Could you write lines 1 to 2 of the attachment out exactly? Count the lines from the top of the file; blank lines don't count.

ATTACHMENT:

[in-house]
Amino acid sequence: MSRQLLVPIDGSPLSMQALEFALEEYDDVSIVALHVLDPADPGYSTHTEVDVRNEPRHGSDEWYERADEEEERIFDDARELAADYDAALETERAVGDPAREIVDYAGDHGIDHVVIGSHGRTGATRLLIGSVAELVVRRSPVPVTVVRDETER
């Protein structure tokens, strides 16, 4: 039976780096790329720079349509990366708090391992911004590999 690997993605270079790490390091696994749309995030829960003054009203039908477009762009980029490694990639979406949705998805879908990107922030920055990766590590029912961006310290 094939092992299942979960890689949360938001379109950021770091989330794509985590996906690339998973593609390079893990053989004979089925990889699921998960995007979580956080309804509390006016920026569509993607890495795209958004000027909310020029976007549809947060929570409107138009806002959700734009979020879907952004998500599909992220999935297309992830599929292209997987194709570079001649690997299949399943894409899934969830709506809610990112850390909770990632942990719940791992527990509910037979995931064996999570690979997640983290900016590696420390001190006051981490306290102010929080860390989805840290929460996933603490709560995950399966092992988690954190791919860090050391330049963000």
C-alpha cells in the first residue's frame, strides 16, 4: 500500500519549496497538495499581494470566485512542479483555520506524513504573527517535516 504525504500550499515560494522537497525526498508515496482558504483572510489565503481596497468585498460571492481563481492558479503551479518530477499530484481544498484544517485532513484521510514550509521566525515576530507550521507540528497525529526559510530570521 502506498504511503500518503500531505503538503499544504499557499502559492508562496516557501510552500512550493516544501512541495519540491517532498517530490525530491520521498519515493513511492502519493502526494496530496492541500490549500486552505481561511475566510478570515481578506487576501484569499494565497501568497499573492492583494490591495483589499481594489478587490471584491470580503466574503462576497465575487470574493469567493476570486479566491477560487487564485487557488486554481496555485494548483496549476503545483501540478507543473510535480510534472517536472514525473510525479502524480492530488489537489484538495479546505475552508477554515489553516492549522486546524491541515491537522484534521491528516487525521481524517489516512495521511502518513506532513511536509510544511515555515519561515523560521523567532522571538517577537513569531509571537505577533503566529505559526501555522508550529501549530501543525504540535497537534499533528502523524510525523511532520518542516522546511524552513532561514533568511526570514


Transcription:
[in-house]
Amino acid sequence: MSRQLLVPIDGSPLSMQALEFALEEYDDVSIVALHVLDPADPGYSTHTEVDVRNEPRHGSDEWYERADEEEERIFDDARELAADYDAALETERAVGDPAREIVDYAGDHGIDHVVIGSHGRTGATRLLIGSVAELVVRRSPVPVTVVRDETER